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March 10, 1996 · Page
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The heralded V-chip that could radically change the way American families watch television came into existence because of public revulsion over a massacre, a 13-year-old's pitch to a politician on live TV, the inventiveness of a concerned young professor and persistent lobbying by a veteran former journalist.
None of these things originated in the United States. They occurred in Canada, where the V-chip - a household electronic device that allows parents to block TV shows designated as too violent or sexually explicit for small children to watch - was invented and is already in the final stage of consumer testing.
A decision on how the V (for viewer control) chip will be rolled out in Canada is expected Thursday. Canadian Radio-Television and Telecommunications Commission chairman Keith Spicer, on a recent visit to San Francisco, said the V-chip could be available commercially there as early as Sept. 1, three years before it is expected to appear here.
The sweeping Telecommunications Act of 1996, which President Clinton signed last month, calls for a V-chip to be embedded in new TV sets by 1999, with a chip-related ratings system for TV shows in place by January 1997.
"I'd guess we're a couple of years ahead (of the U.S.)," says Spicer, who pushed for development of the technology, brokered a Canadian program ratings system and encouraged testing. The tests, conducted over the past year, give Canada a growing body of experience with the chip, which many Americans wrongly believe doesn't even exist.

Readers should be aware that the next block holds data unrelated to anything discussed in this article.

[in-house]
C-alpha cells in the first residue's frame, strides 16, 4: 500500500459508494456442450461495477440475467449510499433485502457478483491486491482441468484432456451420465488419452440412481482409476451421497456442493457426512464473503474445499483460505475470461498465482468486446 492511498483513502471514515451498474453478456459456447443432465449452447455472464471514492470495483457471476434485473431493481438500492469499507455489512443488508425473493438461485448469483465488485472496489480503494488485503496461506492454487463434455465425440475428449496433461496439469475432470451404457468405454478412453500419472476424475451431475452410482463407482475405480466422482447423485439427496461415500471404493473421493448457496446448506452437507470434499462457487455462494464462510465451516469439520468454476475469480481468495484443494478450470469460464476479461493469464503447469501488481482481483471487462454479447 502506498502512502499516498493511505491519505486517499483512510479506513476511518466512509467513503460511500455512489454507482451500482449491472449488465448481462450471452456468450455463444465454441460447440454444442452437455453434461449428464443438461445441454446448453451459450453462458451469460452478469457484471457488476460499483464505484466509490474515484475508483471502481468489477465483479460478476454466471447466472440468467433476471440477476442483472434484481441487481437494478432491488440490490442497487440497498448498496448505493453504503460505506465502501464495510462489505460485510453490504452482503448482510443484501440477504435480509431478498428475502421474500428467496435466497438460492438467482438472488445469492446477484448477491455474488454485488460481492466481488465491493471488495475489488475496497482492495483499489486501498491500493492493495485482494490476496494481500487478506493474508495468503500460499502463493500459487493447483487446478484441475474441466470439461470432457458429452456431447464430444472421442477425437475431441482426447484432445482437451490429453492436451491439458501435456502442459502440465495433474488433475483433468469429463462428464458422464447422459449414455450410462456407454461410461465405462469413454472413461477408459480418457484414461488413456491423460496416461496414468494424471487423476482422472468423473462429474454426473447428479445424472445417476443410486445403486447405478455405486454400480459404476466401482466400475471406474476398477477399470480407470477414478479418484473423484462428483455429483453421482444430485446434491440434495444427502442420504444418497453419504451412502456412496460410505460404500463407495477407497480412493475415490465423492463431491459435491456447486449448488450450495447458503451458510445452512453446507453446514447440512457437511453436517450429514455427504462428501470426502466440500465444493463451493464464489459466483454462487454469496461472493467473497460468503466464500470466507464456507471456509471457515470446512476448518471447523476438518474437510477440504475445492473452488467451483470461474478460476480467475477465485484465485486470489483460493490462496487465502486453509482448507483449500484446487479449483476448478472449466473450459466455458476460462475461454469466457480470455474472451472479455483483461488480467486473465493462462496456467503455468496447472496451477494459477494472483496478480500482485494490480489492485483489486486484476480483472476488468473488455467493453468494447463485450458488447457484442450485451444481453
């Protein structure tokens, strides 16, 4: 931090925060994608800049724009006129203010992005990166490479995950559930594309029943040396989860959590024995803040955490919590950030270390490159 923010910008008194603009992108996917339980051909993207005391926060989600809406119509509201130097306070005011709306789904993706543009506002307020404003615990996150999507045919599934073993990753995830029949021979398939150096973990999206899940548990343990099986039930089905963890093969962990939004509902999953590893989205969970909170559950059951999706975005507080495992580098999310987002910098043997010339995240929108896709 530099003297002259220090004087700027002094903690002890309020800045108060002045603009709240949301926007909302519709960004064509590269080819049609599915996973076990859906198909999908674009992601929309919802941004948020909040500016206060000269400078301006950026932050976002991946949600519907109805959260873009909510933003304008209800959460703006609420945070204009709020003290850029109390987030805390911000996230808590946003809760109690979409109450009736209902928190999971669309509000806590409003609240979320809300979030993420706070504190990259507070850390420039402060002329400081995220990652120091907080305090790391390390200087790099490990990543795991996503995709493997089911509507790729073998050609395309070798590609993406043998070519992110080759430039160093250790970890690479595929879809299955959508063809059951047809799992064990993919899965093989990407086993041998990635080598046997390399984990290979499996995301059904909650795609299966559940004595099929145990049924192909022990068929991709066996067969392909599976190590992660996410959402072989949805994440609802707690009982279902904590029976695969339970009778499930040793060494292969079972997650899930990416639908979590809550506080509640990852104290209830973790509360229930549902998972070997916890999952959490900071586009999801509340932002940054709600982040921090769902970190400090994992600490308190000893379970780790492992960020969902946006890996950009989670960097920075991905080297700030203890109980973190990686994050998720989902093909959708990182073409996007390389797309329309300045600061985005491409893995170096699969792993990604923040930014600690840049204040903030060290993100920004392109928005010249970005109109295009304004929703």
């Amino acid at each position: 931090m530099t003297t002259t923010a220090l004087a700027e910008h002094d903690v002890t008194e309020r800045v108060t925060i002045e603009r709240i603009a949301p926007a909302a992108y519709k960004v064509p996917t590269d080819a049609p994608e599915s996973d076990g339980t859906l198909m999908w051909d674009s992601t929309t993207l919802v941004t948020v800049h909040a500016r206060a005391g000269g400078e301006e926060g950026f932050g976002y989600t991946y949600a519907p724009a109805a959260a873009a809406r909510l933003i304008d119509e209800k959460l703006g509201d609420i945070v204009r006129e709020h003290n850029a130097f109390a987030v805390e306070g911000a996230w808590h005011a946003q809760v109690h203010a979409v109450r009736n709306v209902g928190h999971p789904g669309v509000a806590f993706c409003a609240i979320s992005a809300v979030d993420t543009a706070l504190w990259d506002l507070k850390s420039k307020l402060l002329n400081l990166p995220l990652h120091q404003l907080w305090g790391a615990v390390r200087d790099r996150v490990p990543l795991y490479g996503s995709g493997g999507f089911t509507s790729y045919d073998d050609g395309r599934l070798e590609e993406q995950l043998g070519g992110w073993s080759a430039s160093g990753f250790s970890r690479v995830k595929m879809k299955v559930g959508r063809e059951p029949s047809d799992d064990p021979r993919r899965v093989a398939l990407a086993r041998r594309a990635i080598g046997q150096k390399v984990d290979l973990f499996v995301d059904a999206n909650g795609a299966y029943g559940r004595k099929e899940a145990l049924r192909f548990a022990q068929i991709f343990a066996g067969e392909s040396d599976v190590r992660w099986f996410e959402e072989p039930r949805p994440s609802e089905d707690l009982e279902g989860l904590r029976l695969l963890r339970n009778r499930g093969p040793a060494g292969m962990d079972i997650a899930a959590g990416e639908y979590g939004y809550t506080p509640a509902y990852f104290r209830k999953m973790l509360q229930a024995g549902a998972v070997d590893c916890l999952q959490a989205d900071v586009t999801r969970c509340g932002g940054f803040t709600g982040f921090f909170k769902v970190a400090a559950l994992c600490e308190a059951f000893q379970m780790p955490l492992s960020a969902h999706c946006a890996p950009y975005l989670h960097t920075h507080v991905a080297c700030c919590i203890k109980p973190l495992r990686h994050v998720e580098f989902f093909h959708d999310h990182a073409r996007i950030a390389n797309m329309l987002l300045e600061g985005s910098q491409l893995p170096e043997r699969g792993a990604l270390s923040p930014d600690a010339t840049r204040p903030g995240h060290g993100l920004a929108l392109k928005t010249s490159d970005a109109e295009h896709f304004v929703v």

"I won't say our solutions are perfect or exportable," Spicer allows. "But we've addressed the problems and dealt with them in a practical way."
"What we were targeting is gratuitous, glamorized violence directed at children under 12," Spicer says. "We're not interested in what adults watch."
Spicer, a former broadcaster and editor of the daily Ottawa Citizen, decided something had to be done about media violence after 14 female engineering students were slaughtered by a gunman in a University of Montreal lecture hall in 1989.
"The killer of these girls was found to have a huge collection of ultra-violent videos," Spicer says.
The shooting stunned Canada, which thinks of itself as a kinder, gentler nation. Canada has a homicide rate one-third that of the U.S. and strict gun-control laws.
Spicer started reading up on the possible coarsening effects of media violence on young children. Then he watched in fascination as a 13-year-old Quebec girl appealed to then-Prime Minister Brian Mulroney on national TV.
As Spicer recalls it, an 11-year-old friend of the girl's had been murdered. So, the youngster collected 1-1/4 million signatures condemning violence, presented her petition to Mulroney on live TV and asked him to sign. He signed.